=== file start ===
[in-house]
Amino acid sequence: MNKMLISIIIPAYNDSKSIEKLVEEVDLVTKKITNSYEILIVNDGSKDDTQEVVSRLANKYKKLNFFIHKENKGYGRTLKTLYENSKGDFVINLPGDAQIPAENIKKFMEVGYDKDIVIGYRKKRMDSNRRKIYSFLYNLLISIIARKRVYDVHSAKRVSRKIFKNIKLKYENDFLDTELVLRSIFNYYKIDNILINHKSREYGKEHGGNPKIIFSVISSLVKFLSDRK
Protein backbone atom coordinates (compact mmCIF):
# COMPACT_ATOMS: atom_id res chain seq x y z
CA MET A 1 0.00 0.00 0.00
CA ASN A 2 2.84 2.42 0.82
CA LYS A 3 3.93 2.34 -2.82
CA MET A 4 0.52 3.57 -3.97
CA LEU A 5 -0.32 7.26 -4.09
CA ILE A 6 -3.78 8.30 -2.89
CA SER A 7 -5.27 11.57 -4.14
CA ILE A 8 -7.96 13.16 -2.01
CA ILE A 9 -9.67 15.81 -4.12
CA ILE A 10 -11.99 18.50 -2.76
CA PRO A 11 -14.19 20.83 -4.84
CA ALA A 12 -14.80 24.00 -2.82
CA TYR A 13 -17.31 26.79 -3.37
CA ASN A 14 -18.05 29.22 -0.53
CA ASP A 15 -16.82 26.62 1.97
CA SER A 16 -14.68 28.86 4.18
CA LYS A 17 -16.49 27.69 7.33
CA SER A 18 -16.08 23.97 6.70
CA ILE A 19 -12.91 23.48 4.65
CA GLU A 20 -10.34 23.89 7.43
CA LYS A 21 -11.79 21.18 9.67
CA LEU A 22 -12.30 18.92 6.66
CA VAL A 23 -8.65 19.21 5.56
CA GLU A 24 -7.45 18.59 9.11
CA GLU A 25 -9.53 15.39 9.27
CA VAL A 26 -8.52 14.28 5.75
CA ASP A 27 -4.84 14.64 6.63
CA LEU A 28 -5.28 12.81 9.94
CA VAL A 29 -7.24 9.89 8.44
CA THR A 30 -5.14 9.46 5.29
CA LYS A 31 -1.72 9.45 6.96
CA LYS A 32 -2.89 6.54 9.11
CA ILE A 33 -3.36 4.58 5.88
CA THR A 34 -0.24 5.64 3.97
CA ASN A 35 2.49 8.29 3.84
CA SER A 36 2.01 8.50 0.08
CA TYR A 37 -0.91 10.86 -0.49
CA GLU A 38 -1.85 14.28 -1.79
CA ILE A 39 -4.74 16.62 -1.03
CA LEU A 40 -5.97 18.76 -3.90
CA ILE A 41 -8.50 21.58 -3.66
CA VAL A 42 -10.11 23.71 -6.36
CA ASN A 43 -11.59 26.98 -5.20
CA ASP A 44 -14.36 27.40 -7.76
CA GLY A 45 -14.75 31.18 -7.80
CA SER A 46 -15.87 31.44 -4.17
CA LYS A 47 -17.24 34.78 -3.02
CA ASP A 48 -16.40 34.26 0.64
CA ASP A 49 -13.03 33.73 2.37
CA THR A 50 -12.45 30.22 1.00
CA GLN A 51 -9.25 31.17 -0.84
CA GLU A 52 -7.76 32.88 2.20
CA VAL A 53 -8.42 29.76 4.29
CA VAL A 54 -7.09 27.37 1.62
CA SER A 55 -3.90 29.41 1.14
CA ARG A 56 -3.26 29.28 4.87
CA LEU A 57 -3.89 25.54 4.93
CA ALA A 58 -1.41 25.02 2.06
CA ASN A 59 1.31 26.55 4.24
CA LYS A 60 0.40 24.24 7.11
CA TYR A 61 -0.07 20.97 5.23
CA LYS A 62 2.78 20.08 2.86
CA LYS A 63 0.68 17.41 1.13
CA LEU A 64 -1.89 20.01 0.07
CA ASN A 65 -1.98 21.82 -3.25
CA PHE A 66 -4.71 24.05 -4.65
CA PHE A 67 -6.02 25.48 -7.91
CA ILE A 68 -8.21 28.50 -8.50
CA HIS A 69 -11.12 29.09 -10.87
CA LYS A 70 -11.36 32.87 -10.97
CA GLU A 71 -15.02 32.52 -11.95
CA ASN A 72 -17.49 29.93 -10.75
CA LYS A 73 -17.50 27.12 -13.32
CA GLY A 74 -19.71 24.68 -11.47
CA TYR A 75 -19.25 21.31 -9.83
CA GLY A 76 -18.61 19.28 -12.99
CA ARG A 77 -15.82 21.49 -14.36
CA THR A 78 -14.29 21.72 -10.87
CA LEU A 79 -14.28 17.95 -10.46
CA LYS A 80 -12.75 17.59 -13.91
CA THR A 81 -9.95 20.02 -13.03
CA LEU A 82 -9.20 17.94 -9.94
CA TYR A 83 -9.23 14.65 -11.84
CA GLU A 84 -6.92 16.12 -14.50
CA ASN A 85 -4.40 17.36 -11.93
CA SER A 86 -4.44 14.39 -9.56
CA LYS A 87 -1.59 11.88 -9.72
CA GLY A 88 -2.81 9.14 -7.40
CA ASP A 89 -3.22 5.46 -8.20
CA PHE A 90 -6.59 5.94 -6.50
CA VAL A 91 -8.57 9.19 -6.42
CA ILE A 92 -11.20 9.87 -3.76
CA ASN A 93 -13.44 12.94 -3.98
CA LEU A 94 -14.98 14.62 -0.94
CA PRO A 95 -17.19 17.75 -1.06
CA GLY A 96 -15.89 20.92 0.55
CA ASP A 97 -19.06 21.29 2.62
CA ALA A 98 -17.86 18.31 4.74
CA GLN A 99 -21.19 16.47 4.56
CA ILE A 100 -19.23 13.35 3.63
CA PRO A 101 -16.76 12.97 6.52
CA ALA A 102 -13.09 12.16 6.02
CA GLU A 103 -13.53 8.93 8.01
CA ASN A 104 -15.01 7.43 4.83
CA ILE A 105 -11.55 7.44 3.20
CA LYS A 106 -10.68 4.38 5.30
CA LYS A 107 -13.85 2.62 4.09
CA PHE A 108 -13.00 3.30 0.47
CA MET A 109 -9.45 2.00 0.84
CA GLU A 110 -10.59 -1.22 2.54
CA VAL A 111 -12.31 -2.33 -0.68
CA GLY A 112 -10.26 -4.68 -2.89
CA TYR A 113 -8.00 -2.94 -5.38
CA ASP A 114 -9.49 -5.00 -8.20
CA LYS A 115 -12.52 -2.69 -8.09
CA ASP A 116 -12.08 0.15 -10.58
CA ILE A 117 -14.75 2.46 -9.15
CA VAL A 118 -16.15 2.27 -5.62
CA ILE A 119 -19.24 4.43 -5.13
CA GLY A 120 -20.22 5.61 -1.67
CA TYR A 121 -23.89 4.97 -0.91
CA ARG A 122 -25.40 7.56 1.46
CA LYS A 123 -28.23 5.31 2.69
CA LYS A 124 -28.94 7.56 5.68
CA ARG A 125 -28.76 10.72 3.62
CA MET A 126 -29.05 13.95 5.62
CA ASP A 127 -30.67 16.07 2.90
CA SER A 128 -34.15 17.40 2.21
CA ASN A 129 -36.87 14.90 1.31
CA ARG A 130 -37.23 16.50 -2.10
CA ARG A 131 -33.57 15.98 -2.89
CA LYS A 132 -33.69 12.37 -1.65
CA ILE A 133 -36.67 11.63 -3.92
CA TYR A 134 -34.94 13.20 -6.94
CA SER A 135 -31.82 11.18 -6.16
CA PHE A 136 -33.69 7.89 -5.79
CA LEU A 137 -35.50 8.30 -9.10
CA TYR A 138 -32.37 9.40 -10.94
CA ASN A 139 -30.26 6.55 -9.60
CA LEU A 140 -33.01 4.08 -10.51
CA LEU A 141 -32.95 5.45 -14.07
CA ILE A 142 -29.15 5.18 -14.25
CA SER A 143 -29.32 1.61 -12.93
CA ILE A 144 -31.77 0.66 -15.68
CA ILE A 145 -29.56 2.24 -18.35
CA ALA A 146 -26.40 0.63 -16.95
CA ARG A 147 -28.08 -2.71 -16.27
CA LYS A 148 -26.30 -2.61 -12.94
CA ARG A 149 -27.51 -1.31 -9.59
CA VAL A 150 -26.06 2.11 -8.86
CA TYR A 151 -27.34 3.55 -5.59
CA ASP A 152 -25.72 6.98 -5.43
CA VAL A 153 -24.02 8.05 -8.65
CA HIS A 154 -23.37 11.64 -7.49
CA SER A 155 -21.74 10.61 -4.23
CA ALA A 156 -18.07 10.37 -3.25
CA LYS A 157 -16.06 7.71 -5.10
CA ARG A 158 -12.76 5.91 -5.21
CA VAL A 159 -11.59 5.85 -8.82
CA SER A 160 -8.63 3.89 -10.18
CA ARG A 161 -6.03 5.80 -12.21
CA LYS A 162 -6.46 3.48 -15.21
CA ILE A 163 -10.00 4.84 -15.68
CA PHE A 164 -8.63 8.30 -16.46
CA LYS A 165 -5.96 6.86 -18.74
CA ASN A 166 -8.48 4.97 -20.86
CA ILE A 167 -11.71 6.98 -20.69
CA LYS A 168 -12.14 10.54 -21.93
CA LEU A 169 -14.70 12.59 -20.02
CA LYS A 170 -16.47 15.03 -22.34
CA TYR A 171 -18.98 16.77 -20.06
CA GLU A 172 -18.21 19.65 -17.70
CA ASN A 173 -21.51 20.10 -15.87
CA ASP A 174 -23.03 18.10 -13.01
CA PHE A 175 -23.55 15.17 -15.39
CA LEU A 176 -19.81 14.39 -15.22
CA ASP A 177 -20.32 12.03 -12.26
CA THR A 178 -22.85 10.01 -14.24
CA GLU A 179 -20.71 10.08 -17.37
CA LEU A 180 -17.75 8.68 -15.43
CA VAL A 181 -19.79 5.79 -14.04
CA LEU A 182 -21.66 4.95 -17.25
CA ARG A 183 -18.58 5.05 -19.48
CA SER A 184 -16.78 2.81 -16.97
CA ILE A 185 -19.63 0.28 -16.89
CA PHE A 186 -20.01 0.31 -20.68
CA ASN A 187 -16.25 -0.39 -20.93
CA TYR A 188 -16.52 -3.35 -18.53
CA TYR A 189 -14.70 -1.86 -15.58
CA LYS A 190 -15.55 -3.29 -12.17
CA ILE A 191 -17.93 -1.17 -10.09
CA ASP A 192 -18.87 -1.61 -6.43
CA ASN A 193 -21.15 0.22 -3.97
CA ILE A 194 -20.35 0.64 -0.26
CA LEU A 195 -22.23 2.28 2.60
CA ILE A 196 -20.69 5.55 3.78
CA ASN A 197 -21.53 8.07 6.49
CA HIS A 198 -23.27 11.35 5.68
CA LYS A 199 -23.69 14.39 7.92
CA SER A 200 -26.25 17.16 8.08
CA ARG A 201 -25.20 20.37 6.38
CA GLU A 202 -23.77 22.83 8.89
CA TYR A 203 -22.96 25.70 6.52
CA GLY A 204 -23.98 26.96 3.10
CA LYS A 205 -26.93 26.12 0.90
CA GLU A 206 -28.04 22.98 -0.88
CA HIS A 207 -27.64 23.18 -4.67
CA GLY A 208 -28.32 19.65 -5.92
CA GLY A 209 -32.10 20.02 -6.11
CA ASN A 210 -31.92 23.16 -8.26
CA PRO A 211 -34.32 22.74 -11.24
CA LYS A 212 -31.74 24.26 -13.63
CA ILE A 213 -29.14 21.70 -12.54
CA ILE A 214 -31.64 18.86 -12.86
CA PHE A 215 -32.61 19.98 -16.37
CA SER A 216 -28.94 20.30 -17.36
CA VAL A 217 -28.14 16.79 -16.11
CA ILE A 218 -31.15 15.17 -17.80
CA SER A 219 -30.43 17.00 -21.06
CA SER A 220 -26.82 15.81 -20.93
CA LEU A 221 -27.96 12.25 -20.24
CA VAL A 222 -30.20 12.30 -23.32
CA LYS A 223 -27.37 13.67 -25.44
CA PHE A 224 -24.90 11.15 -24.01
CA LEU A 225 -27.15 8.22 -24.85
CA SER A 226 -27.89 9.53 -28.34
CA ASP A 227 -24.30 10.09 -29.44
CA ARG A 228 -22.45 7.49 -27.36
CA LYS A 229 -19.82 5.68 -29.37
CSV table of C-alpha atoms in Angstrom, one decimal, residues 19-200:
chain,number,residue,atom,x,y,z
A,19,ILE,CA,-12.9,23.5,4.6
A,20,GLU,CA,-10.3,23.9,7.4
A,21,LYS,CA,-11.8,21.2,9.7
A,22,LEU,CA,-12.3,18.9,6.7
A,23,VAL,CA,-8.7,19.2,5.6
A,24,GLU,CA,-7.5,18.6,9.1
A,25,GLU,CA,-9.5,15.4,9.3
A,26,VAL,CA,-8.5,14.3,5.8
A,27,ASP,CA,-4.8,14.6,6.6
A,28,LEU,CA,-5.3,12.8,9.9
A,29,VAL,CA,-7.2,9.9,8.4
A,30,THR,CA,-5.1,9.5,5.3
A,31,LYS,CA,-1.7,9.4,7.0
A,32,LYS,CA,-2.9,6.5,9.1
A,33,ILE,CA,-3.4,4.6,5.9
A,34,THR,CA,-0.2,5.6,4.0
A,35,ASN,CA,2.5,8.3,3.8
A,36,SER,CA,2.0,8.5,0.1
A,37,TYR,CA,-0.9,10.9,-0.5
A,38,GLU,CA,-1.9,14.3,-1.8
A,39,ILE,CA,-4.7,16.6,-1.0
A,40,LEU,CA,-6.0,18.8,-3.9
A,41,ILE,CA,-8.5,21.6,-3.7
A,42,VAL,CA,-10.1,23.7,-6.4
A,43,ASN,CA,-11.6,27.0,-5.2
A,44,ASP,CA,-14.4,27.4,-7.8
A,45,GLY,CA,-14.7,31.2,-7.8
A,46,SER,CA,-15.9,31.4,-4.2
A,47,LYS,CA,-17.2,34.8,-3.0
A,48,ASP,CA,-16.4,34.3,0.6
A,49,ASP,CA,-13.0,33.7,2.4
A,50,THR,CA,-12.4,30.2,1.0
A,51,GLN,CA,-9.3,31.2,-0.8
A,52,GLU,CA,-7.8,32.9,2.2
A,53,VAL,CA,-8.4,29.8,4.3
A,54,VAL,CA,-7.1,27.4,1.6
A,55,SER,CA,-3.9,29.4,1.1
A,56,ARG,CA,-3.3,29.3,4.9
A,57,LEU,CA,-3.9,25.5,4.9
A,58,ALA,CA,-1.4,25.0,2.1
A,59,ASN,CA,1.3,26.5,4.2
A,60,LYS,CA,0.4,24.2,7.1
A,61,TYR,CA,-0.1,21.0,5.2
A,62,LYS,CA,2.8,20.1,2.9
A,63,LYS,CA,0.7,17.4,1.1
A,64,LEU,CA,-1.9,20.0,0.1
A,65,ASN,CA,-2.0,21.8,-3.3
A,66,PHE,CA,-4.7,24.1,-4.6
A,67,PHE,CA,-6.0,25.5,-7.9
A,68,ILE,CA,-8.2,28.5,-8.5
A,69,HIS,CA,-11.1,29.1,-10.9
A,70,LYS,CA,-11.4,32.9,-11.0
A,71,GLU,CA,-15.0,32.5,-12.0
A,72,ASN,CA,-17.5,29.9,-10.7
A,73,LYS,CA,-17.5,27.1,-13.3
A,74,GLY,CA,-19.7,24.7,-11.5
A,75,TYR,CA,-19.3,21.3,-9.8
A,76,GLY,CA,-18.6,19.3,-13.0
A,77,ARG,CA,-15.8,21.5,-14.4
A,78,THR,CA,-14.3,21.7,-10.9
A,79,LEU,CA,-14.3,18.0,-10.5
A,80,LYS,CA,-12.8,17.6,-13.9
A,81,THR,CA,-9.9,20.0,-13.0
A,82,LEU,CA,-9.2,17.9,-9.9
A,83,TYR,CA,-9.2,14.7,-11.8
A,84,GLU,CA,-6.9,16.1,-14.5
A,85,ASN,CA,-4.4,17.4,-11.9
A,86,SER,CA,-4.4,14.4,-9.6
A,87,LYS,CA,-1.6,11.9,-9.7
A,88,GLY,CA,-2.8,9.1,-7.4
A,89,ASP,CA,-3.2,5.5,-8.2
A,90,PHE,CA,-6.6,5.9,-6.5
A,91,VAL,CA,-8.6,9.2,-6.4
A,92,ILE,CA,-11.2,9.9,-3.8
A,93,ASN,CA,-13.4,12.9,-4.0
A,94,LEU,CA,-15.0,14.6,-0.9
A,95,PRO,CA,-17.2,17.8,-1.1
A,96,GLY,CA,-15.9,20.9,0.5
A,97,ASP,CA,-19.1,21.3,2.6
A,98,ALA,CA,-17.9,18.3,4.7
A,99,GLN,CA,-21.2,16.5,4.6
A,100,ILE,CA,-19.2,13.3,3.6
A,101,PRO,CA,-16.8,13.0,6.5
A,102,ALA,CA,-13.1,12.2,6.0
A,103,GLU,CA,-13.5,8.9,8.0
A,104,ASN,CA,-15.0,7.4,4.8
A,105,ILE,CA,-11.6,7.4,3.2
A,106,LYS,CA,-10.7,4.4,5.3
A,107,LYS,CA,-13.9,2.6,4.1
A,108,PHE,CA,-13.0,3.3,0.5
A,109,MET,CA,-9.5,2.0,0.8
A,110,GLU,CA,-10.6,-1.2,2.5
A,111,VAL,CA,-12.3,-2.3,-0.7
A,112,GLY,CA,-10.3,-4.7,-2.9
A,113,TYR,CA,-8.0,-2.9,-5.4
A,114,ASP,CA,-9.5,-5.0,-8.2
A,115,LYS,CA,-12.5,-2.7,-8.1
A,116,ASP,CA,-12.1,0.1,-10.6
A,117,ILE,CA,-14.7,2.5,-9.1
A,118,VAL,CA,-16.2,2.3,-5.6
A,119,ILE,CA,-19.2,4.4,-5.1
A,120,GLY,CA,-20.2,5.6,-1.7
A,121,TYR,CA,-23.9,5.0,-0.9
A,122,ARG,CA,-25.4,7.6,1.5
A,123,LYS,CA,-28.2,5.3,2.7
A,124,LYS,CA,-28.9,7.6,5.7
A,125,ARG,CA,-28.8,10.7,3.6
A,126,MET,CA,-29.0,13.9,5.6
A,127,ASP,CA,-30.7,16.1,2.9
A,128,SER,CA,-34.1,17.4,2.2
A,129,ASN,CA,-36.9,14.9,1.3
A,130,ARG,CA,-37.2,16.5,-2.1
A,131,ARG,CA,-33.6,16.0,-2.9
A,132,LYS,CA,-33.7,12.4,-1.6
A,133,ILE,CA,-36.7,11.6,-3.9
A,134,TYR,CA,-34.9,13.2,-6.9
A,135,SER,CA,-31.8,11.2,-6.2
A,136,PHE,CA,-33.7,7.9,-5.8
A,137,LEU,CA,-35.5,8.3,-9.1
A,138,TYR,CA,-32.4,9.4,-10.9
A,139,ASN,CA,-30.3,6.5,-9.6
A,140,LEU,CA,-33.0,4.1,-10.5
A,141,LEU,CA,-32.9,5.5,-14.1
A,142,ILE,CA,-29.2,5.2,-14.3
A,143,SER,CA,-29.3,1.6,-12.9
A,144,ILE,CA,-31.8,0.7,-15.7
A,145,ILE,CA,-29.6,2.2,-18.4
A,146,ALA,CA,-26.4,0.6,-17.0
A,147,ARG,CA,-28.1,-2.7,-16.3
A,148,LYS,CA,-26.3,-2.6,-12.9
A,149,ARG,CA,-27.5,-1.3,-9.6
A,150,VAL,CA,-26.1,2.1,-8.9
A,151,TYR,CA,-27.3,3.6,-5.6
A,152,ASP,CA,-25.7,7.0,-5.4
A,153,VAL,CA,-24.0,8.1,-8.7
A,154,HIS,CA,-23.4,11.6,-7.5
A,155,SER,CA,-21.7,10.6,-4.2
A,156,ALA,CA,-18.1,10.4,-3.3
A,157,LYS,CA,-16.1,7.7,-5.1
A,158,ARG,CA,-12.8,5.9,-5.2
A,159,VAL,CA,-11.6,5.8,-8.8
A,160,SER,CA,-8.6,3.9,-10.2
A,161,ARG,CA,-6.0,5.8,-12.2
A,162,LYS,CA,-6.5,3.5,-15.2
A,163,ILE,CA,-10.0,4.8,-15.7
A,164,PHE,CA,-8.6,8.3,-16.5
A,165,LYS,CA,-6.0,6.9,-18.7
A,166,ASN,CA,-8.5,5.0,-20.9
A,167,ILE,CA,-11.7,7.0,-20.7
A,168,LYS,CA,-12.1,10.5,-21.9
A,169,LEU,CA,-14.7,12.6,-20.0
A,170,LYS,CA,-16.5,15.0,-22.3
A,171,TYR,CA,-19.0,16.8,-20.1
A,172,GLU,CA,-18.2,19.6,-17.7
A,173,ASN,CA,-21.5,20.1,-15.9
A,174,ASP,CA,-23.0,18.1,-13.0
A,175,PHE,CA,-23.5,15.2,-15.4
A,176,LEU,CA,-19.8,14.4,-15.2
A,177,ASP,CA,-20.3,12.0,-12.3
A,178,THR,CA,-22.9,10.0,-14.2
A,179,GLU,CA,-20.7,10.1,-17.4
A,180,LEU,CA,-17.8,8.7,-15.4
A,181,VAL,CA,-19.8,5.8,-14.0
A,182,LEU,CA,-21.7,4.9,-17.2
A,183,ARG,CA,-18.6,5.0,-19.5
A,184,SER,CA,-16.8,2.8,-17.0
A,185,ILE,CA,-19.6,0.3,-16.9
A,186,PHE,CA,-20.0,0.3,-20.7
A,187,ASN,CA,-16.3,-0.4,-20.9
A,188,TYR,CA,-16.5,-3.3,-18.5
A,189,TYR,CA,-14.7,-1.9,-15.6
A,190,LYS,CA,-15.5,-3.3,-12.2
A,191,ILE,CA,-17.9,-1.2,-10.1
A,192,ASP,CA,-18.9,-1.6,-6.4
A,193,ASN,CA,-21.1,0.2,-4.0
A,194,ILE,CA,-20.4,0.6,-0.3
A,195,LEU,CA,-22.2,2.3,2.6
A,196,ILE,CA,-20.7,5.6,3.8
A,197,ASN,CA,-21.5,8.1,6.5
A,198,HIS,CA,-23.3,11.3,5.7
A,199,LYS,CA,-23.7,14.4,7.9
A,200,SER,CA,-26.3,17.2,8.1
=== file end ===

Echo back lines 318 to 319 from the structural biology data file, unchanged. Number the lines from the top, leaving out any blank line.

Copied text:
A,101,PRO,CA,-16.8,13.0,6.5
A,102,ALA,CA,-13.1,12.2,6.0